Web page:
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May 2010

Mitochondrial Neurogastrointestinal Encephalopathy Without Elevated Thymidine Levels—Reply

Author Affiliations

Author Affiliations: Departments of Molecular and Human Genetics (Drs Katsonis, Lichtarge, and Wong) and Medicine (Dr Shaibani), Baylor College of Medicine, Houston, Texas; Department of Pediatrics, Washington University School of Medicine, St Louis, Missouri (Dr Shinawi); University of Iowa Hospitals and Clinics, Iowa City (Dr Shchelochkov); and Case Western Reserve University, Cleveland, Ohio (Dr Zhang). Dr Shaibani is no longer with Baylor College of Medicine.

Arch Neurol. 2010;67(5):644-645. doi:10.1001/archneurol.2010.74

In reply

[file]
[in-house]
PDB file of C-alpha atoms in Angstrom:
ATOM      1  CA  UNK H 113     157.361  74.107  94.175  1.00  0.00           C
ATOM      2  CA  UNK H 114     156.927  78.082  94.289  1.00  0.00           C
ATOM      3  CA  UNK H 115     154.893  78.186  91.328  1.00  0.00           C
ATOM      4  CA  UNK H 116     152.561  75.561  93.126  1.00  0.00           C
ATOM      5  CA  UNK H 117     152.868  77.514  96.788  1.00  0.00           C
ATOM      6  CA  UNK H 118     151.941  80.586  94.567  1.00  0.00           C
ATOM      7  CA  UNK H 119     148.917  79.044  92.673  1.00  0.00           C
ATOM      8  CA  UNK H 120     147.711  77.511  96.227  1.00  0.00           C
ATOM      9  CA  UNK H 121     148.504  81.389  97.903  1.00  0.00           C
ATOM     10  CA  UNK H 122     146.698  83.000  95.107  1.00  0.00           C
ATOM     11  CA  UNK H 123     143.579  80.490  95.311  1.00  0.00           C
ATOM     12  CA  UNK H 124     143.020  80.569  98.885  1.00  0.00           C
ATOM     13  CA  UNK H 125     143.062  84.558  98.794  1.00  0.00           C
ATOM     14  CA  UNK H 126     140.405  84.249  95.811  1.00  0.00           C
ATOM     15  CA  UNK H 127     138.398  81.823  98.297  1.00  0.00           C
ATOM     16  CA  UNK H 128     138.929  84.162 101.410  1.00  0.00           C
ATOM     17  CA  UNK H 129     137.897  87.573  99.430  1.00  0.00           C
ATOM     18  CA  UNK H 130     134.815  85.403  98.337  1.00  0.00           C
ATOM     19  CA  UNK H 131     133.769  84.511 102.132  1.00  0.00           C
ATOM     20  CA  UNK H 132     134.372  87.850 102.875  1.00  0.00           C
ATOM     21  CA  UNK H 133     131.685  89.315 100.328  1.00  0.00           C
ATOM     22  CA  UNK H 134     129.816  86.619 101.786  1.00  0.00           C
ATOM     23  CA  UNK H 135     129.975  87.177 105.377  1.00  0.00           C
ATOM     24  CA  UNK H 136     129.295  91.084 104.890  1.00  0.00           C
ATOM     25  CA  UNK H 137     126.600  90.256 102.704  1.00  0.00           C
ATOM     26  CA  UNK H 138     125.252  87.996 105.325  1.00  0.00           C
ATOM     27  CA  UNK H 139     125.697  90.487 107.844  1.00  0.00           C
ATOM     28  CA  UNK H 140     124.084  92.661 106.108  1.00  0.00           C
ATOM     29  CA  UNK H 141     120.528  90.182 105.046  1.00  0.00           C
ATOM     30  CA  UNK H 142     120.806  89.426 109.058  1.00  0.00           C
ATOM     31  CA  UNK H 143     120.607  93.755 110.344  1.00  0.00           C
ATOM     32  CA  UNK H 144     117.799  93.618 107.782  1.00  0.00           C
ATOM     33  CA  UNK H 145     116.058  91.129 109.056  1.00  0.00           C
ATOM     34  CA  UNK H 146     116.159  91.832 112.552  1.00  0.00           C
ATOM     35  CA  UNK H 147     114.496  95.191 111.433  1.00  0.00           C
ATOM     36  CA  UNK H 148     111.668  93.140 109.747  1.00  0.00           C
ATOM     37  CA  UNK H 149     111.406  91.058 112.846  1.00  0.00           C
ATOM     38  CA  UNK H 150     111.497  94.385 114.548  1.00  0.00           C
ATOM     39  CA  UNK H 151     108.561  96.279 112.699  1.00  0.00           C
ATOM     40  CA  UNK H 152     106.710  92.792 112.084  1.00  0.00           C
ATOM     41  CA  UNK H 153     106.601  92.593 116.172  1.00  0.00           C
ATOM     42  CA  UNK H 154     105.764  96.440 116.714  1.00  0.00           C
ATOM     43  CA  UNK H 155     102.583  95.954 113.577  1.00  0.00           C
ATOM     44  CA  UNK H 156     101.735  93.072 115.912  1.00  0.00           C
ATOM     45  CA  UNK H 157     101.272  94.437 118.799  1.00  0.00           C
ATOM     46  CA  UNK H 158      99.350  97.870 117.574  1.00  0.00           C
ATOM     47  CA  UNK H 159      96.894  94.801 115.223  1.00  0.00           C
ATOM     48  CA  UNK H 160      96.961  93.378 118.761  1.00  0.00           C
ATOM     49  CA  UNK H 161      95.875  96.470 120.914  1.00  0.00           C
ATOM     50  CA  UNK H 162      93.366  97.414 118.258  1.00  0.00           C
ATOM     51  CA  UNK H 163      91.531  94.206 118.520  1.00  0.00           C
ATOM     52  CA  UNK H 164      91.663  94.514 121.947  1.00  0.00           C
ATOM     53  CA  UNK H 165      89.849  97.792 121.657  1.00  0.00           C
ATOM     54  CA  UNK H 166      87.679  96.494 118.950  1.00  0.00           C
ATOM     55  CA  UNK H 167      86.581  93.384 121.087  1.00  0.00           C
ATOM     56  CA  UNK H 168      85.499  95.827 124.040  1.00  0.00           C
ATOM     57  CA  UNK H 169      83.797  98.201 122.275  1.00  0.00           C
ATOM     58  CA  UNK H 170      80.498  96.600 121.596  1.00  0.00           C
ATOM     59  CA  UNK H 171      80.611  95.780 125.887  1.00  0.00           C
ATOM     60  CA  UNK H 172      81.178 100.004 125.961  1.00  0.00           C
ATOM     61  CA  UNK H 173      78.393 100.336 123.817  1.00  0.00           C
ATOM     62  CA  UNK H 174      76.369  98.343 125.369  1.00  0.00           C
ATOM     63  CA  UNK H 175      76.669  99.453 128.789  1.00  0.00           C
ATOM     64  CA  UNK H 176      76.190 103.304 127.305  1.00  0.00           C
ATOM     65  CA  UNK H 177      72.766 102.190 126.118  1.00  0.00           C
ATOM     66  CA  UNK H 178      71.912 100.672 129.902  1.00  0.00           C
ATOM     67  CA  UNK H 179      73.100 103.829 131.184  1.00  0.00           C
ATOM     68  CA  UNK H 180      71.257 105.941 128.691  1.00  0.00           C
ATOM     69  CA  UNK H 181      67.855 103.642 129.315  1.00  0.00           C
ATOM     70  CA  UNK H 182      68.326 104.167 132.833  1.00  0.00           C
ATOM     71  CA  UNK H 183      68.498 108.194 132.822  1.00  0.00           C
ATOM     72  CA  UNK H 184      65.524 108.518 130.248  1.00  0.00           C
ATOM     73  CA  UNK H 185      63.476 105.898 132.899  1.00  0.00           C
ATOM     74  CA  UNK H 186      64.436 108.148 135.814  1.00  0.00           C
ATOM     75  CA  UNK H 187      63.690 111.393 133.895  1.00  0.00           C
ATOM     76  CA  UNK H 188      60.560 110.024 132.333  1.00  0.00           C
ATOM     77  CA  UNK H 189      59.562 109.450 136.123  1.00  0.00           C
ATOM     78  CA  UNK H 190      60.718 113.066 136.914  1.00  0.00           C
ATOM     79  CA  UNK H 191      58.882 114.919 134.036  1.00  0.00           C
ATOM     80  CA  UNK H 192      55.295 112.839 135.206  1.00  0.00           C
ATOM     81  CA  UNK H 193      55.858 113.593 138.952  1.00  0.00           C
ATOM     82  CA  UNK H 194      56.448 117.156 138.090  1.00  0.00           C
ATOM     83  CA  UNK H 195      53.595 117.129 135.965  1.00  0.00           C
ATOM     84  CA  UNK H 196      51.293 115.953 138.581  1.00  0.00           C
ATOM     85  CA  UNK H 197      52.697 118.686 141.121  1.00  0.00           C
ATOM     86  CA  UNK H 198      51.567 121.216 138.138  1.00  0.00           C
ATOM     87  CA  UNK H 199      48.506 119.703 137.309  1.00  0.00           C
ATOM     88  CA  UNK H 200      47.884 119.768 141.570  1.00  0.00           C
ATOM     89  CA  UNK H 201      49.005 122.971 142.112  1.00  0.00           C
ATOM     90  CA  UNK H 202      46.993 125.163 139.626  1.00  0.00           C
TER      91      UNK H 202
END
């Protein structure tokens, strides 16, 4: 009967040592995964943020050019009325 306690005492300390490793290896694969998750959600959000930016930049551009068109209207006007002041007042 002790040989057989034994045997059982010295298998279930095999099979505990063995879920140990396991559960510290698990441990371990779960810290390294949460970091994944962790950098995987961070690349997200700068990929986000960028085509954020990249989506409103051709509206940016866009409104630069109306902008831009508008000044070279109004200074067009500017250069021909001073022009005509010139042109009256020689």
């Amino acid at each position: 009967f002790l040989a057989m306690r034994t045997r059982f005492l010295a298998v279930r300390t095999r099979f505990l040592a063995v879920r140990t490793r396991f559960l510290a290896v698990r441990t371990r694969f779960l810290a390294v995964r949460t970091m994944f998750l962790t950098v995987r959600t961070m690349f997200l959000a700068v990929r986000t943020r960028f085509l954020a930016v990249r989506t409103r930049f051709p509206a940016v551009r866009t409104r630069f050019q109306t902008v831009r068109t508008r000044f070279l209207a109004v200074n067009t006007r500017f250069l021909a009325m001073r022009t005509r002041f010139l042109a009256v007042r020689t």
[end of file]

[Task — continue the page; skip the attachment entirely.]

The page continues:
We thank Moran and colleagues for their comments regarding the data presented in our article on MNGIE due to mutations in the RRM2B gene.1 Unfortunately, there were typographical errors in the units used for thymidine levels that we failed to detect during the proofreading process. The plasma thymidine level in our patient was 100 nmol/L (not mmol/L), which was within the reference range and remarkably below the thymidine levels found in patients with MNGIE. In fact, the concentrations of thymidine in patients with MNGIE due to thymidine phosphorylase deficiency reach levels at least 60-fold higher than those of the controls and carriers (greater than 3 μmol/L).2,3 In our patient, thymidine was separated by high performance liquid chromatography and detected with tandem mass spectroscopy. Based on hundreds of samples tested by this method at the Diagnostic Laboratory at Baylor College of Medicine, Houston, Texas, the upper limit of thymidine levels in controls is 150 nmol/L (written communication, S. Qin, PhD, December 12, 2009). These small differences in the reference concentration probably reflect variations in separation and detection procedures as well as the detection limits of these methods.

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